With 10 days in Ireland, the best Irish road trip will connect you with the people, the music, and the unique natural beauty here…and these are best experienced in small villages far from urban Dublin. Here’s how to plan the best road trip for a 10 day Ireland itinerary and where to spend extra days if you have more time.
*Note: Google Maps only allows 10 points of interest so the above map doesn’t show your return to Dublin, but you’ll just cut straight across the country at the end of your trip to return to Dublin (unless you are flying out of Shannon on the west coast).
- 10 Day Self-Drive Ireland
- 10 Day Ireland Itinerary
- Day 1: Trim
- Looking for a custom Ireland itinerary?
- Day 2: Kilkenny via Glendaloch
- Day 3: Glengarriff or Killarney
- Day 4: Drive the Mizen Peninsula or Ring of Kerry
- Day 4 Option: Day Trip to Garnish Island
- Day 5: To Dingle
- Day 6: Dingle
- Day 7: Cliffs of Moher
- Day 8: Day Trip to the Aran Islands
- Day 9: Falconry at Ashford Castle
- Day 10: Dublin
- Have more time? Here’s what to do with two weeks in Ireland…
10 Day Self-Drive Ireland
Here’s how to see Ireland in 10 days: Fly into Dublin, rent a car, and then head towards Ireland’s incredibly scenic Wild Atlantic Way on the stunning west coast, with stops in tiny fishing villages and postcard-worthy towns along the way. See this itinerary if you have just 7 days in Ireland.
My recommended tour ends near Galway on the west coast—with a round-trip back to Dublin—to maximize a leisurely pace for an immersive travel experience. While it’s tempting to bomb up the west coast to squeeze in points further north (I’m looking at you Connemara National Park, Giants Causeway, and Belfast), resist the temptation.
Save those for a next trip out of Shannon instead.
10 Day Ireland Itinerary
A string of one night stays will only leave you exhausted instead of renewed at the end of your vacation. Try to base two days in a single location where possible.
This road trip itinerary allows you time to get out into nature, feel the “craic” in the pubs that locals love best, and taste the unique brews, seafood, music, and stories that are the best of what Ireland has to offer.
It mixes up well-loved iconic spots with off-the-beaten destinations for fewer crowds.
Day 1: Trim
Save your stop in Ireland’s capital for the end of your trip when you’re less jetlagged and readier for an urban pace. Pick up a rental car at the airport and head directly to lovely Trim in County Meath on the River Boyne.
Trim is an easy drive—less than an hour—from the airport and makes a great first stop on a road trip. It’s small and rural with quaint pubs and plenty of romantic ruins to make a memorable first impression.
Here’s what to do in Trim:
- See Trim Castle. It’s the largest Norman castle in Ireland! A walk through the nearby meadow on a summer evening makes a great antidote for jet lag!
- St. Patrick’s Cathedral is also a must-see stop for cathedral lovers. See St. Patrick preaching on the Hill of Tara in one of the stained glass windows.
- Marcie Regan’s by the Norman bridge is an ideal first pub visit for a Guinness or Smithwick ale. (Smithwick is pronounced with no “w” in these parts!) No food is served here, however, so be aware. If the weather cooperates, you can sit outside with incredible views of the 13th-century priory ruins to watch the sheep graze at sunset as we did.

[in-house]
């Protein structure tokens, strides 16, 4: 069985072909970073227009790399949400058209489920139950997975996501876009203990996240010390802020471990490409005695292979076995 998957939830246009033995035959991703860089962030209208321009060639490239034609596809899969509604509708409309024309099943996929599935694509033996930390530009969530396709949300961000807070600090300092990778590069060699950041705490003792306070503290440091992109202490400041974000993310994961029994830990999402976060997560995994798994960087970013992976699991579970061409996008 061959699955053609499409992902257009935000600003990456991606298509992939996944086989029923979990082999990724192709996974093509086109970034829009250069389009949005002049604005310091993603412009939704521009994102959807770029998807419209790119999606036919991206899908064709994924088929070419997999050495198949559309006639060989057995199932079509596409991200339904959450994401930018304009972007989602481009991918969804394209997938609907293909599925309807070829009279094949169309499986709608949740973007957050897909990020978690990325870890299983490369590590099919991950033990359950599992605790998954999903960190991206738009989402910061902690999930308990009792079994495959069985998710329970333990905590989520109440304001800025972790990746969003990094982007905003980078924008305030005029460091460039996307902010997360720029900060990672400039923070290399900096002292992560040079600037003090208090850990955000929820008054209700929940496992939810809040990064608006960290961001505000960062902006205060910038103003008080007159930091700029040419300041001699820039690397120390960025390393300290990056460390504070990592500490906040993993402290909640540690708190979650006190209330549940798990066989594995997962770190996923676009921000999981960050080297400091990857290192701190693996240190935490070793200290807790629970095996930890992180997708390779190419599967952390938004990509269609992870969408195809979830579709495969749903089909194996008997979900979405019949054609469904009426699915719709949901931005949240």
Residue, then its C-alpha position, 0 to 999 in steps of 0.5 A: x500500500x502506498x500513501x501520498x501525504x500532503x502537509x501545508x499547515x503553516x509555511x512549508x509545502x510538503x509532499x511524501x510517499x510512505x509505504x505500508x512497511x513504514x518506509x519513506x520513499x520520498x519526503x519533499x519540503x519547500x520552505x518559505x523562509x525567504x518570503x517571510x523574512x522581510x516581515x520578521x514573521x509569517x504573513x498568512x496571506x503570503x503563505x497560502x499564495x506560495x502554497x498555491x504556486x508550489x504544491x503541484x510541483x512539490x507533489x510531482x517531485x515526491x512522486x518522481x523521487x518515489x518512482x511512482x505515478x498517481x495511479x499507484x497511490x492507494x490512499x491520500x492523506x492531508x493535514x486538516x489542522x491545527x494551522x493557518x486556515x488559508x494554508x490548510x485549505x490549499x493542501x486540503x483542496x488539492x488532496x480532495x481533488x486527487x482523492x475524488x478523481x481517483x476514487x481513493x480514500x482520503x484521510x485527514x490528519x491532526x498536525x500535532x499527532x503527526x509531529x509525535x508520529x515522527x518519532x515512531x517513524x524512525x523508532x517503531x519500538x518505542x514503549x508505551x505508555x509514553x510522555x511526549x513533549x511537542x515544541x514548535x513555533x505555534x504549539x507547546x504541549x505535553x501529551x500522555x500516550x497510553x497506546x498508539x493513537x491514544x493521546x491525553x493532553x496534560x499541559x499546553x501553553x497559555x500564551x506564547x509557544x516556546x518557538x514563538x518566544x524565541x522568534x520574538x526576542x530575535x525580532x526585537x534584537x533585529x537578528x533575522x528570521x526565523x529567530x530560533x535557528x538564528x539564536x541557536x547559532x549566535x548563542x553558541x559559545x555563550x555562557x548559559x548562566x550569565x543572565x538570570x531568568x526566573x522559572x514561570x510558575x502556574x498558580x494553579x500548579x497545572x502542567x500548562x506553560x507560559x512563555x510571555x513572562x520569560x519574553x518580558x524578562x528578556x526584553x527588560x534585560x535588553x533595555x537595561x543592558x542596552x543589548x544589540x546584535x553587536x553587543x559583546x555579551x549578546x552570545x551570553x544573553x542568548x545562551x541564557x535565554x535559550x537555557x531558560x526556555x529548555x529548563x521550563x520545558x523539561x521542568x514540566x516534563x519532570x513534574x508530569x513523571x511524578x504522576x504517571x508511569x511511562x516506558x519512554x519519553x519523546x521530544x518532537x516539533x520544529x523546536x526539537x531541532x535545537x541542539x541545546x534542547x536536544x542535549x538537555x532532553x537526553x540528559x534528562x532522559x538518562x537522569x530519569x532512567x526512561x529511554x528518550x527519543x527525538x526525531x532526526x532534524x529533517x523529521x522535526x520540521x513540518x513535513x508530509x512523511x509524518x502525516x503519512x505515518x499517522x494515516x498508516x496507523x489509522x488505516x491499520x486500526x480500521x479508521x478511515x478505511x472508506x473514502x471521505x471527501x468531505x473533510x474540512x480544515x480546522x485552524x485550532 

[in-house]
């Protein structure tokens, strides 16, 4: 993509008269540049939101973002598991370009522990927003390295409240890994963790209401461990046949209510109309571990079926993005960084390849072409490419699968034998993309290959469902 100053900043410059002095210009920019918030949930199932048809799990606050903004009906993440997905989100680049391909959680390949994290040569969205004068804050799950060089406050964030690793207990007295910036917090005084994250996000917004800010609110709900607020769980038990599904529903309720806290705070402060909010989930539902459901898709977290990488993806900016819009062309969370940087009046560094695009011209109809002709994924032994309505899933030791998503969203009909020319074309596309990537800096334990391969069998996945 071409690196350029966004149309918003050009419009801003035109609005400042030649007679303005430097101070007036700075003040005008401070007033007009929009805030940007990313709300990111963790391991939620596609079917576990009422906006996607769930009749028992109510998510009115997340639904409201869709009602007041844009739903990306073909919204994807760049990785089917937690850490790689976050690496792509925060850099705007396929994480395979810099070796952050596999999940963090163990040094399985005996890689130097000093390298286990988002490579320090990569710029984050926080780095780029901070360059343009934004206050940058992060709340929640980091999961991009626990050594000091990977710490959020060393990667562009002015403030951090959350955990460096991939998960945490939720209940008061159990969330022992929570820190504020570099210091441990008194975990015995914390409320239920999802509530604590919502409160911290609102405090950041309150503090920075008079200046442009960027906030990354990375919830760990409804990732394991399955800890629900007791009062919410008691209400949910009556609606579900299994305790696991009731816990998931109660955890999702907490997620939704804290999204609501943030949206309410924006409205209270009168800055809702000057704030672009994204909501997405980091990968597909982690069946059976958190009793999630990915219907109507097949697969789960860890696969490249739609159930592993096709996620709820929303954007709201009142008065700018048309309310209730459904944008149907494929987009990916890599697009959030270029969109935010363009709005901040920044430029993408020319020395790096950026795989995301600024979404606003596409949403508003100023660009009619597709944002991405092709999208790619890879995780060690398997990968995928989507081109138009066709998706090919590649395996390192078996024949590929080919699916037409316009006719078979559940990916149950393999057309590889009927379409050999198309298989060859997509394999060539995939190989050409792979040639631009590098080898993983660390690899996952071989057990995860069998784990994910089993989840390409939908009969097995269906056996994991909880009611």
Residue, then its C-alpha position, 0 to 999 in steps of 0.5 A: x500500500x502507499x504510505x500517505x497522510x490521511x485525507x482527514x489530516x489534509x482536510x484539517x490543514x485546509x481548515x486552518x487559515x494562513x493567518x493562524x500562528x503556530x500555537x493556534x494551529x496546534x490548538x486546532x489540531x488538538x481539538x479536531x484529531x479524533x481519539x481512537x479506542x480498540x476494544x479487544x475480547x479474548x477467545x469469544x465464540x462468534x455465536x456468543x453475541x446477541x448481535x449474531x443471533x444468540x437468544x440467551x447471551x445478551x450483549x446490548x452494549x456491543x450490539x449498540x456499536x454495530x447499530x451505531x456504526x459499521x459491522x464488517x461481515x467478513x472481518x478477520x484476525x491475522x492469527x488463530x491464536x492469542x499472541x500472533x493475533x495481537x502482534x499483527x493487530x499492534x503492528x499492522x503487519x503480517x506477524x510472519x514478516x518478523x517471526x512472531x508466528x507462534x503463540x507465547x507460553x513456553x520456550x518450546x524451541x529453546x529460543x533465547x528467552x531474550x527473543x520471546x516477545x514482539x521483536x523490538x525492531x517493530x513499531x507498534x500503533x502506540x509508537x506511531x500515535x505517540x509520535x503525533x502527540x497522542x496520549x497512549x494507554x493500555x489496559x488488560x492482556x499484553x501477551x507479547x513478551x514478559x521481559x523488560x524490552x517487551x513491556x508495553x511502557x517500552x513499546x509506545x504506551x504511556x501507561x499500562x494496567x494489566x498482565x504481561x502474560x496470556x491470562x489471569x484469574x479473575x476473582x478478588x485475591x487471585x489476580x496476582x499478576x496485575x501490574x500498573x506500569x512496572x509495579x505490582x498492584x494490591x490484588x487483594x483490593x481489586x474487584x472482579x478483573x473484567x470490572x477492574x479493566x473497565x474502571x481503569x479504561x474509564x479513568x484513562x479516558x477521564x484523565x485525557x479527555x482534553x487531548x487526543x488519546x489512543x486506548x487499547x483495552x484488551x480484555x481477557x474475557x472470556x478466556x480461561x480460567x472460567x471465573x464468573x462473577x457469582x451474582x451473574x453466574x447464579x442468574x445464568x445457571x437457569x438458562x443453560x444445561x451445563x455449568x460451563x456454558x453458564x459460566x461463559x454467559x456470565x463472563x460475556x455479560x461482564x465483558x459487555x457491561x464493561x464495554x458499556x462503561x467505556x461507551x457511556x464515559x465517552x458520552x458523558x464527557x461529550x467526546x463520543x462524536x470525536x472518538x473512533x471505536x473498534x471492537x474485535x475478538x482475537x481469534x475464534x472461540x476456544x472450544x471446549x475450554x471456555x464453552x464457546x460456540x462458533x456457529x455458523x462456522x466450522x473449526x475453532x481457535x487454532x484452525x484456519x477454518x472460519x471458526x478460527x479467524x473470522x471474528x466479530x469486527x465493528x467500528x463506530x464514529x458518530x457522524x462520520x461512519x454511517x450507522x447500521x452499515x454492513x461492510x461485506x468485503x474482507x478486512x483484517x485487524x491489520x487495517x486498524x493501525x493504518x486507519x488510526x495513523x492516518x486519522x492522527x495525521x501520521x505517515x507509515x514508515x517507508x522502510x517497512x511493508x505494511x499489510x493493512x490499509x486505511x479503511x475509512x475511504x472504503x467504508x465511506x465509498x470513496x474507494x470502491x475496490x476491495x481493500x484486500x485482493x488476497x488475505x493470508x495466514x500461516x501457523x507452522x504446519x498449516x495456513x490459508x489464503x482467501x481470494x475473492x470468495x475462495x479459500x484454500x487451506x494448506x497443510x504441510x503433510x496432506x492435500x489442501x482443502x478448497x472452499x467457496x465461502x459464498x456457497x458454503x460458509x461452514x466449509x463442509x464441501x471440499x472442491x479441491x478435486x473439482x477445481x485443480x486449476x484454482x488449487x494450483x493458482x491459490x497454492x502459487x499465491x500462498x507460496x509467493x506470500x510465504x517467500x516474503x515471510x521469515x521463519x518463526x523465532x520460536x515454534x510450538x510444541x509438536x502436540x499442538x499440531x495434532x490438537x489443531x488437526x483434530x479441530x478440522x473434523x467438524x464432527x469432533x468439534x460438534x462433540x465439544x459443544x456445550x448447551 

Where to stay in Trim
Trim is a small, rural village so it’s easy to find a B&B with plenty of parking close to major sights. Highland House Guesthouse is well-loved. We booked there, in fact, but actually stayed at Tigh Cathain B&B when the owner at Highland House thoughtfully rebooked us last minute due to a water emergency. These are both excellent options conveniently located.
You can find the best deals for accommodation in Trim here.
Looking for a custom Ireland itinerary?
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They reserve all the hotels, make your lunch and dinner reservations at little known destination restaurants, and are even available by text during your trip if you need them! You can get complete details and prices on a custom itinerary here. Or grab their useful guidebook to Ireland on Amazon here.
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Day 2: Kilkenny via Glendaloch
Kilkenny makes an ideal overnight stop on your journey west, breaking up the otherwise long drive. It’s just under two hours to drive from Trim. But in Ireland, it’s all about the journey so plan to take most of the day to enjoy some memorable stops along the way!
Here are some ideas for things to do on your drive to Kilkenny:
- See Powerscourt Gardens, voted the #3 garden in the world by National Geographic. Ireland’s highest waterfall is also here. The Italianate gardens and Japanese gardens are stunning.
- Dine at Johnnie Fox’s, one of Ireland’s best-loved and oldest pubs—since 1798, in fact—for a delicious lunch. Try the seafood chowder! You’ll be surprised by all the delicious seafood this island nation has to offer. This is also a great spot to hear Irish ballads or see Irish dancing in the evening.
- Admire the views at Sally Gap through the scenic Wicklow Mountains. This is a favorite pass for serious cyclists. And be sure to stop to gawk at Lough—pronounced “Lock”—Tay, otherwise known as Guinness Lake for its rich brown color.